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Moriath
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16 Apr 2012, 9:16 pm

That it is ok to question authority. After years of school and parents and syncing with what they wat. Now I learn and find it hard that bosses and authority figures need to be questioned when you are asked to do things. Not just blindly obeyed.



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16 Apr 2012, 9:39 pm

Silly double post



Last edited by Moriath on 17 Apr 2012, 9:55 am, edited 1 time in total.

MrPickles
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17 Apr 2012, 12:20 am

What would be a great help here would be a search able knowledge base - Building a Wiki type knowledge base of what an Asperger's personality needs to know when interacting with NTs could be a great help.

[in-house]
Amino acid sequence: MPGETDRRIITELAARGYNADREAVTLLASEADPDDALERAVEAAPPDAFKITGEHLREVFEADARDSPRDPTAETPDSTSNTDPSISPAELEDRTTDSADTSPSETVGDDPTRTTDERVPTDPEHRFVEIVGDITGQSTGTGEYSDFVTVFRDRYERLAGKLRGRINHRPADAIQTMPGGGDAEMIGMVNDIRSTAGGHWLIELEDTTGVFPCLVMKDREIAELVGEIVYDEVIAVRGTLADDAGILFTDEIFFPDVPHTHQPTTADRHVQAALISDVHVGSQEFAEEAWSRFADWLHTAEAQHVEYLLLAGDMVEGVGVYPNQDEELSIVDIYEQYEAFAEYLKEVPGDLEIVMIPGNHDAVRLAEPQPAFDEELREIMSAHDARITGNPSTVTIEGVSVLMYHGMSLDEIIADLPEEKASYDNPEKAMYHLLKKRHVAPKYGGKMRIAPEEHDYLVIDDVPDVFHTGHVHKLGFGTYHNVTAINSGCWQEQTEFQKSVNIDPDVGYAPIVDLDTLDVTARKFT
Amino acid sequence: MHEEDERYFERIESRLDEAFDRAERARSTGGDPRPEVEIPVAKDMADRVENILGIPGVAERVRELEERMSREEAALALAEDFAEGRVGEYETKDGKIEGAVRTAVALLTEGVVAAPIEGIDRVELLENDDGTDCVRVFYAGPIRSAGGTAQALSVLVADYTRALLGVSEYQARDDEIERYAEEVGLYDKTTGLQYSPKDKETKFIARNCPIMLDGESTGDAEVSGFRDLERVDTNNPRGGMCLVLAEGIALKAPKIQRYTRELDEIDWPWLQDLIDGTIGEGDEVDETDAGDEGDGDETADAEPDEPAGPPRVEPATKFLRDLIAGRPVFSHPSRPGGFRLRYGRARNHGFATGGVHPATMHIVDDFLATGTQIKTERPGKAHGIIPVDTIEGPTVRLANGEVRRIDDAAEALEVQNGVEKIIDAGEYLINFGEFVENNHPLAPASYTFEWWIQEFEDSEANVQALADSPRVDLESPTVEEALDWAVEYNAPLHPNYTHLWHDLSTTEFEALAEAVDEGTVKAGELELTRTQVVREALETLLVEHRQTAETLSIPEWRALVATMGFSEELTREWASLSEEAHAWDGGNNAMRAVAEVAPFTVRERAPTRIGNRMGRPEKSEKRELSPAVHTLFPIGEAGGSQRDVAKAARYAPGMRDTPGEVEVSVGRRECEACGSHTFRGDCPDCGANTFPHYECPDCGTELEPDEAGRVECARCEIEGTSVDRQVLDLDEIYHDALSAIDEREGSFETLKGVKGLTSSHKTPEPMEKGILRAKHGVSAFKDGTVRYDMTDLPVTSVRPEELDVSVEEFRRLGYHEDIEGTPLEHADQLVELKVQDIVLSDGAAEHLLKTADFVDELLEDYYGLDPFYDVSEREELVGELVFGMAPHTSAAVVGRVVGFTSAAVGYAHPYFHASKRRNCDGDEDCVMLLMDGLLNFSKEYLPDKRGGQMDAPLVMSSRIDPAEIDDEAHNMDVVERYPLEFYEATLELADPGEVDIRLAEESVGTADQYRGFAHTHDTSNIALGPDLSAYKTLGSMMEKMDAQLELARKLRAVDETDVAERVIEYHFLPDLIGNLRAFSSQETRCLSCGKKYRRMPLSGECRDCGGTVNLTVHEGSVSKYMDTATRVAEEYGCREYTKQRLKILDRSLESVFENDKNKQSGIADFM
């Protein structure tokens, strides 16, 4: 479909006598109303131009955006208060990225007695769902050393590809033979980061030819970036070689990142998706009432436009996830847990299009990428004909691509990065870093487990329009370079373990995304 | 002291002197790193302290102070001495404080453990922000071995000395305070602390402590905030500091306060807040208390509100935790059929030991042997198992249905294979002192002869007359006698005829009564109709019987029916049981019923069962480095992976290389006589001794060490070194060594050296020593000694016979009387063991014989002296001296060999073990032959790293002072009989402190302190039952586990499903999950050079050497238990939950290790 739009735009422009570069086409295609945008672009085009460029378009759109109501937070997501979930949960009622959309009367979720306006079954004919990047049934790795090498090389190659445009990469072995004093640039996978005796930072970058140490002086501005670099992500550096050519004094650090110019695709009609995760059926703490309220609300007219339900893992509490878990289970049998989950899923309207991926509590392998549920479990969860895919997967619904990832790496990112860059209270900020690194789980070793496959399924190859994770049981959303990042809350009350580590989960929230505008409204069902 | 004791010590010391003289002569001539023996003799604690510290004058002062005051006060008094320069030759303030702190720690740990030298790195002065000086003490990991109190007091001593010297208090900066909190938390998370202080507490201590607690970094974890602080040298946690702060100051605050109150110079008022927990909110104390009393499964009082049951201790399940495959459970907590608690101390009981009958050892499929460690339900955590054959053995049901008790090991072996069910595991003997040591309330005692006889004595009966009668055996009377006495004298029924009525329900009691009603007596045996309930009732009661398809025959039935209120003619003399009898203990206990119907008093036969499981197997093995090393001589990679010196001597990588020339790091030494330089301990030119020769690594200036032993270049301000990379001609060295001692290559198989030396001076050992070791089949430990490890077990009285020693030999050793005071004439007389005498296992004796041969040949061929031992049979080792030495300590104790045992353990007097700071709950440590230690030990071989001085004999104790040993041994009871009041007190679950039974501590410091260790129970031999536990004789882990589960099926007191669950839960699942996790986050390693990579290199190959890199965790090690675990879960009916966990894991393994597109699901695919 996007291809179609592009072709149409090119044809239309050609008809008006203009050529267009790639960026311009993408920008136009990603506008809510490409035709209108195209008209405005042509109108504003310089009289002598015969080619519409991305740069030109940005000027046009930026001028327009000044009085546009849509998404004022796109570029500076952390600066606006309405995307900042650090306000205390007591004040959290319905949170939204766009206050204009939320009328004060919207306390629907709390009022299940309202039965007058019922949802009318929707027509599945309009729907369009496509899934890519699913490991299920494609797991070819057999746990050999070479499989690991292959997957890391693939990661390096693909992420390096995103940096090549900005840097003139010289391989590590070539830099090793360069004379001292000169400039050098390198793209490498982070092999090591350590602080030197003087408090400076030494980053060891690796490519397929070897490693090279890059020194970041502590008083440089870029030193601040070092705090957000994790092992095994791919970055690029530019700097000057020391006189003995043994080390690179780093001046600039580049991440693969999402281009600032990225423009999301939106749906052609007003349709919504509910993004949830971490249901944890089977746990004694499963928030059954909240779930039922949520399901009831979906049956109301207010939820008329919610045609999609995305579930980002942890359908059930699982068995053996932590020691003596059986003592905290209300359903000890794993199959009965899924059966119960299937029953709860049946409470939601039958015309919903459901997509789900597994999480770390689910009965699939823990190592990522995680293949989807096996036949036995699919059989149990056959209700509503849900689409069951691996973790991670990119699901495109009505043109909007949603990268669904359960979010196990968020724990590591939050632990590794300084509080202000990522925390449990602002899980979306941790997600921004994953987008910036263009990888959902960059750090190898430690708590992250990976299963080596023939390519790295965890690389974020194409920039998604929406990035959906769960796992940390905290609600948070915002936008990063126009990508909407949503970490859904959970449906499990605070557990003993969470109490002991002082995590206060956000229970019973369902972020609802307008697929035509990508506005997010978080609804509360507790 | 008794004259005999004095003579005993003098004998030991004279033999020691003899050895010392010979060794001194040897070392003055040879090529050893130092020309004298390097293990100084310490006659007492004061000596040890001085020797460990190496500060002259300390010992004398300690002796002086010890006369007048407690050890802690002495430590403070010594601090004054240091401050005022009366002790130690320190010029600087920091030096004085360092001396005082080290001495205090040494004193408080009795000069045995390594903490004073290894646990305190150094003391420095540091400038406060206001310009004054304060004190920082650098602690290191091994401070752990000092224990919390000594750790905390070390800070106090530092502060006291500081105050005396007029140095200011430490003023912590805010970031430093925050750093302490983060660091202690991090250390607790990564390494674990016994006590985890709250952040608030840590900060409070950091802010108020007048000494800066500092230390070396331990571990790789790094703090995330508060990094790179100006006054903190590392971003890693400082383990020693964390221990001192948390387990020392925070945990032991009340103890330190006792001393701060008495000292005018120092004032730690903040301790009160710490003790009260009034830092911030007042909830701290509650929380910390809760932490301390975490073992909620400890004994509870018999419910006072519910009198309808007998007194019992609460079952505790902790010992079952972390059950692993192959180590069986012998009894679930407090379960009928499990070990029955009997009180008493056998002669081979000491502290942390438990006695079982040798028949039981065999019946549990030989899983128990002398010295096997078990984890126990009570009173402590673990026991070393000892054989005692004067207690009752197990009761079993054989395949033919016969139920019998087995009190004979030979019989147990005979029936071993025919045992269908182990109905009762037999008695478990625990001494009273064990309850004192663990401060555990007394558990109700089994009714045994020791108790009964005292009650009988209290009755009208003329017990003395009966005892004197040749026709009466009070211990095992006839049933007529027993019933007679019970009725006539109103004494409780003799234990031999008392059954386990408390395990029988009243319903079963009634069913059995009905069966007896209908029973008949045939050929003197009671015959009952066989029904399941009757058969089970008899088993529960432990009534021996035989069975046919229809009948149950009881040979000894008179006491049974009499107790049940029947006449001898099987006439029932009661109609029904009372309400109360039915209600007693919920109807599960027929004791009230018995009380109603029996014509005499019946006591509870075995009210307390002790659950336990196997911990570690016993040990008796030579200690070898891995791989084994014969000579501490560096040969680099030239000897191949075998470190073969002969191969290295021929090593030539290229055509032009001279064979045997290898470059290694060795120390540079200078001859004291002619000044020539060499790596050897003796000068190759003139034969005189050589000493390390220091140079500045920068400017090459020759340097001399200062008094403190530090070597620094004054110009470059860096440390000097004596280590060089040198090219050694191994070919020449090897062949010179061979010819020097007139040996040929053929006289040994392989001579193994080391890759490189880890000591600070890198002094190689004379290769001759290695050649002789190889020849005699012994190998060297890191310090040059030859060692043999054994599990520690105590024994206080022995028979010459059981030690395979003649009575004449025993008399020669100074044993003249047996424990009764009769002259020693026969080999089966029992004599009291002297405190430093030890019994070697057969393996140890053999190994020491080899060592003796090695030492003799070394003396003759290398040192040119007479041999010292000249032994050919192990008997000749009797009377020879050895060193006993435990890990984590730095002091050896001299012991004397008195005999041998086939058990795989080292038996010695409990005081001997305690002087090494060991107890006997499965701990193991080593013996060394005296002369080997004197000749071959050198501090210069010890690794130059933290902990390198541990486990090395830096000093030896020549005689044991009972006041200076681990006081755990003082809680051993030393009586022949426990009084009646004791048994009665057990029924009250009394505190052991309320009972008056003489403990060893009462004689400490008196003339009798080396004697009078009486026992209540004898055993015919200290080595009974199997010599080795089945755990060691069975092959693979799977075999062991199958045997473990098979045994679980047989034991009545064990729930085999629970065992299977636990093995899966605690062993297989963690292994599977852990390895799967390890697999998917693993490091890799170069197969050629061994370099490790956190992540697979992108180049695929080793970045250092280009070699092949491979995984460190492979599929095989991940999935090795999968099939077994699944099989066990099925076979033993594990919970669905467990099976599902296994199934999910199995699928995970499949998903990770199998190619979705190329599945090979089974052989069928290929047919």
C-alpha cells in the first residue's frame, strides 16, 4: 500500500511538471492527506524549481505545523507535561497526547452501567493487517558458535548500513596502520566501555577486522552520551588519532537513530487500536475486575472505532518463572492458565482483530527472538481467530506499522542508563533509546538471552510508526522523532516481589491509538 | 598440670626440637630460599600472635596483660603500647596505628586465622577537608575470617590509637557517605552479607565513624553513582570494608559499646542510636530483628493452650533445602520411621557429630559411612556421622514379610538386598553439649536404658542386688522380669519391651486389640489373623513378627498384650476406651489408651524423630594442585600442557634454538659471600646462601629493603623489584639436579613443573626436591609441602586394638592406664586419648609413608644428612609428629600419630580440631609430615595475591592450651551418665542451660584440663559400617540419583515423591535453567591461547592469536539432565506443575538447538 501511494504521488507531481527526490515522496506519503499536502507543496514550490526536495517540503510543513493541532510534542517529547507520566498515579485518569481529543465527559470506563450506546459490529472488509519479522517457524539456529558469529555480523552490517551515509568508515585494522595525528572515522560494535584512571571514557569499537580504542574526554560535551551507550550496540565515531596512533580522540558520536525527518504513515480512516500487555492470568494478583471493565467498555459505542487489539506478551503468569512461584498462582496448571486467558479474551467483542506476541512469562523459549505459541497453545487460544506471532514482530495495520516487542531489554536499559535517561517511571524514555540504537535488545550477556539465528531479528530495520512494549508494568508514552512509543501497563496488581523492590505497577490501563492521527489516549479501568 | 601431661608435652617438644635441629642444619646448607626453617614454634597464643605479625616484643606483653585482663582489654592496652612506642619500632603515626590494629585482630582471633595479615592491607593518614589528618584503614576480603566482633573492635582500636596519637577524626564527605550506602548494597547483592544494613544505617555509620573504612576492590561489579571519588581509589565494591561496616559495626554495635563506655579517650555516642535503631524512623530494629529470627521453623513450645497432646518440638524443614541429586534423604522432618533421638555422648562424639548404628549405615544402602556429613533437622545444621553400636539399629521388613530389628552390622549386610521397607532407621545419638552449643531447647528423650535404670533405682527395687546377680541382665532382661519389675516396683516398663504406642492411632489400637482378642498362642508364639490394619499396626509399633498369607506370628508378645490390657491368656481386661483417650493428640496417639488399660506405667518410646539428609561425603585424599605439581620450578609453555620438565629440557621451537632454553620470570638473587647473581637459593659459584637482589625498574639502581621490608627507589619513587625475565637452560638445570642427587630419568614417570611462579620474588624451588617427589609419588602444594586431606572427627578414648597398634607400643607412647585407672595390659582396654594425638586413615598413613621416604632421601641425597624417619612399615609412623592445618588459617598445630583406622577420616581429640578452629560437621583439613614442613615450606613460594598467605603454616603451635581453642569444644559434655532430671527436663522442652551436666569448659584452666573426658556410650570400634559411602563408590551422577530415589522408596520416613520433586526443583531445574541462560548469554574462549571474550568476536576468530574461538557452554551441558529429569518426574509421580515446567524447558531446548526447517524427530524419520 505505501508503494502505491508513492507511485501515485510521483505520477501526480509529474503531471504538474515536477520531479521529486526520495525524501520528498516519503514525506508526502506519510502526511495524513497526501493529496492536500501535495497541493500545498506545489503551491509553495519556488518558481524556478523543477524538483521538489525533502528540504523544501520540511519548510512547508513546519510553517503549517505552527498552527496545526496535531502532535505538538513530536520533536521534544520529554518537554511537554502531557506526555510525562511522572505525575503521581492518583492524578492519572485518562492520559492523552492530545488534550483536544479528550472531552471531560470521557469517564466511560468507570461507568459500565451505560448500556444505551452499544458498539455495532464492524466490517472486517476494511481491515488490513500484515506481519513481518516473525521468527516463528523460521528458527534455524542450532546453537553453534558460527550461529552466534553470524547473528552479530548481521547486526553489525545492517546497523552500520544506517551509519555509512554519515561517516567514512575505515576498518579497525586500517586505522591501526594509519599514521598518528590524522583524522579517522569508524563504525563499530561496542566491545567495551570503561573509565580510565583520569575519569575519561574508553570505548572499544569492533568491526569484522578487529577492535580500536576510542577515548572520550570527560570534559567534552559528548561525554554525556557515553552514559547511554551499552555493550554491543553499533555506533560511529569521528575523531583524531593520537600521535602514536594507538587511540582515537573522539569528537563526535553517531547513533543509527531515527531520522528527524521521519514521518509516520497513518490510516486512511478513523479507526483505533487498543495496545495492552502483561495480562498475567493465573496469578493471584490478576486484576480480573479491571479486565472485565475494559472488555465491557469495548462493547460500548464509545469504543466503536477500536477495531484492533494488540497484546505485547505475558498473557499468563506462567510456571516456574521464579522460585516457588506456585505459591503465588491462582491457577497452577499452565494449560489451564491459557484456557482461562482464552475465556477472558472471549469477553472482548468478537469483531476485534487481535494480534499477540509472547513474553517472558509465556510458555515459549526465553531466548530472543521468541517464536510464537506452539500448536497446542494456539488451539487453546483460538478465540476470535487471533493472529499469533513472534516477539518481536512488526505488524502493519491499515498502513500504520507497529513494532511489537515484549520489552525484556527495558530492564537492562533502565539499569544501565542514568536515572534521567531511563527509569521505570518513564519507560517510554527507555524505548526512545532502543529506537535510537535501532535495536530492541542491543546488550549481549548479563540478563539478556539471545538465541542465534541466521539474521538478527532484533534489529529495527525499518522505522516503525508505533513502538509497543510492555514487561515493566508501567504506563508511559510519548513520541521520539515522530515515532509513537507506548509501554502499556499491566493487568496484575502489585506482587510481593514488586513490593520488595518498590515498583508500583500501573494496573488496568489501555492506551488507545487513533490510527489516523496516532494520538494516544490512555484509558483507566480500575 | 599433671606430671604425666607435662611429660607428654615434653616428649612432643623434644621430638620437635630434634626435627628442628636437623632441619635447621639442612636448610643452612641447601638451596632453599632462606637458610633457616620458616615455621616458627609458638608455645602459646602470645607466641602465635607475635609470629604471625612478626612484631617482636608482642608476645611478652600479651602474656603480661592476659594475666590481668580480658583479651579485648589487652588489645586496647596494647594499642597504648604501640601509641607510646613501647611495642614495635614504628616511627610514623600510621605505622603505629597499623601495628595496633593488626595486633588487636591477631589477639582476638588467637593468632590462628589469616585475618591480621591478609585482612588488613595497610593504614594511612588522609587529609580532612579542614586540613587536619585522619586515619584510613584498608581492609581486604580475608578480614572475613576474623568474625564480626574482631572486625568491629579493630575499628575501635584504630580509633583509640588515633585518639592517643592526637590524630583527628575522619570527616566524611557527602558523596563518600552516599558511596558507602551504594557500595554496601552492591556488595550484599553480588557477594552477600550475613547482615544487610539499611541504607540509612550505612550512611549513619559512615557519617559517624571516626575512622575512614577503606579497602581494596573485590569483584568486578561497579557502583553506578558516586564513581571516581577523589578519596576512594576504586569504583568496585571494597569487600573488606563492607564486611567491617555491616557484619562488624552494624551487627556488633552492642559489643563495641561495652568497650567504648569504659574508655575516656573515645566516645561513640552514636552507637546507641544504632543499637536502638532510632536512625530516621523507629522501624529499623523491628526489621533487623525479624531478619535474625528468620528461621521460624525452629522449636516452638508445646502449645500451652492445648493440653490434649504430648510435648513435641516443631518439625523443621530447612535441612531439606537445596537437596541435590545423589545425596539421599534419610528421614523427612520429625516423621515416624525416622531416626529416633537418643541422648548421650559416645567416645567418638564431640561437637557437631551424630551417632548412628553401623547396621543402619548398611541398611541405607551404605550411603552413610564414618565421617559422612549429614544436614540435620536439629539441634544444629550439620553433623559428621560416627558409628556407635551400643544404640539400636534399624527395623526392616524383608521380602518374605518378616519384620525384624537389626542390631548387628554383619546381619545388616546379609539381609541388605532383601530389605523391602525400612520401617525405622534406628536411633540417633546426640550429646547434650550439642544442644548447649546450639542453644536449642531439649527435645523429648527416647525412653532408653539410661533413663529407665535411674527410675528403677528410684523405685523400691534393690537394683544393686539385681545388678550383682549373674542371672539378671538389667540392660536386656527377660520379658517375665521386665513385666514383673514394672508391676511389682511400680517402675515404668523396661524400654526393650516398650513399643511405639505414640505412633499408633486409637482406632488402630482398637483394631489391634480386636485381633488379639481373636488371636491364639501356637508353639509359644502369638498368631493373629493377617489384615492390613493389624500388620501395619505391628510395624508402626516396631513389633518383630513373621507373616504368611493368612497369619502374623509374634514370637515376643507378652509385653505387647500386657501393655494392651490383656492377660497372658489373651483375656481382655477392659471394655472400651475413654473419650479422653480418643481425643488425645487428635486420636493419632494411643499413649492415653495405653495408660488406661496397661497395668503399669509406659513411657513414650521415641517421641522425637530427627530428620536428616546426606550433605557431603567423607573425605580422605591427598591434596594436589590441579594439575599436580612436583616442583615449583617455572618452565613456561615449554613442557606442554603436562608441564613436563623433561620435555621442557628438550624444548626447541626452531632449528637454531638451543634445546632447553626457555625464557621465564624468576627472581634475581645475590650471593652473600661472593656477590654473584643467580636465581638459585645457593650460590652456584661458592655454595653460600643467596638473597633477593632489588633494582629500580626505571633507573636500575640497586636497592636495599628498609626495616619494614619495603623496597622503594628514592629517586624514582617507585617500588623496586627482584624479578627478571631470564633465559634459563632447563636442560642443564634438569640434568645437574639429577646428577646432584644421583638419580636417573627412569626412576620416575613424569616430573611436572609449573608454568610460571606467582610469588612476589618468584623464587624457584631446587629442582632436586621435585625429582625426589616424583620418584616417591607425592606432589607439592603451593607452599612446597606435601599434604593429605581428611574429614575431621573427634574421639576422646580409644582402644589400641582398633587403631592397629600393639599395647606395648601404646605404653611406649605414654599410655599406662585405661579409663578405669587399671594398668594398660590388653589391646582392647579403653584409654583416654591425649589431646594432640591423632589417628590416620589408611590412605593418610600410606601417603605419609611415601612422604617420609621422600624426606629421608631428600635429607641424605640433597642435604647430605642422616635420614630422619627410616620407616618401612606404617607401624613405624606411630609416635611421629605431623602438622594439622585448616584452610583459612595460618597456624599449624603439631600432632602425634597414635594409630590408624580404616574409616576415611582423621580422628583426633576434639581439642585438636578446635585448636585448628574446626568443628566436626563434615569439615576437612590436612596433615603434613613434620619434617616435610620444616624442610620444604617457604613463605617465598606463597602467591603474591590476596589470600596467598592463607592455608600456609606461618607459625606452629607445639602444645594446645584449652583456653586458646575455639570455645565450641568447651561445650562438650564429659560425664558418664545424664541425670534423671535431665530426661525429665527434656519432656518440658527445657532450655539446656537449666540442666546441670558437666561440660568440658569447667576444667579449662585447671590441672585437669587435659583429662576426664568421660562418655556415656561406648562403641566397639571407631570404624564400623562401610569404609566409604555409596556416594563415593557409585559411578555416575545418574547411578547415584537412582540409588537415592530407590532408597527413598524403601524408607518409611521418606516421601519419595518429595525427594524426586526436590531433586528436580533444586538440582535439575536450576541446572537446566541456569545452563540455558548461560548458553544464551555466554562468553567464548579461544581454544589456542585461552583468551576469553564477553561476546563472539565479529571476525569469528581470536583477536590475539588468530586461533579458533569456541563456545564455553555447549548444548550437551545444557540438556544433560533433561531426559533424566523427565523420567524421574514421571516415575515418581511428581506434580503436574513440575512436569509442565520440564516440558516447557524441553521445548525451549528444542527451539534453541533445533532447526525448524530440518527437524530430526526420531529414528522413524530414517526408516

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11 Mar 2013, 6:16 pm

That who needs who more is the most influential factor in any interaction among 2 humans.

Corollary: that you're expected to suck up above and piss down below.

That there exists such a thing as manipulation and that it is massive - namely that most of the time people don't express what's inside them (thoughts, feelings, emotions) but what will get them the reaction that suits their interests.

Corollary: that criticism is a common way of getting you to be/do what suits them rather than a genuine caring for you and for the world we live in that makes them tell you how to improve yourself.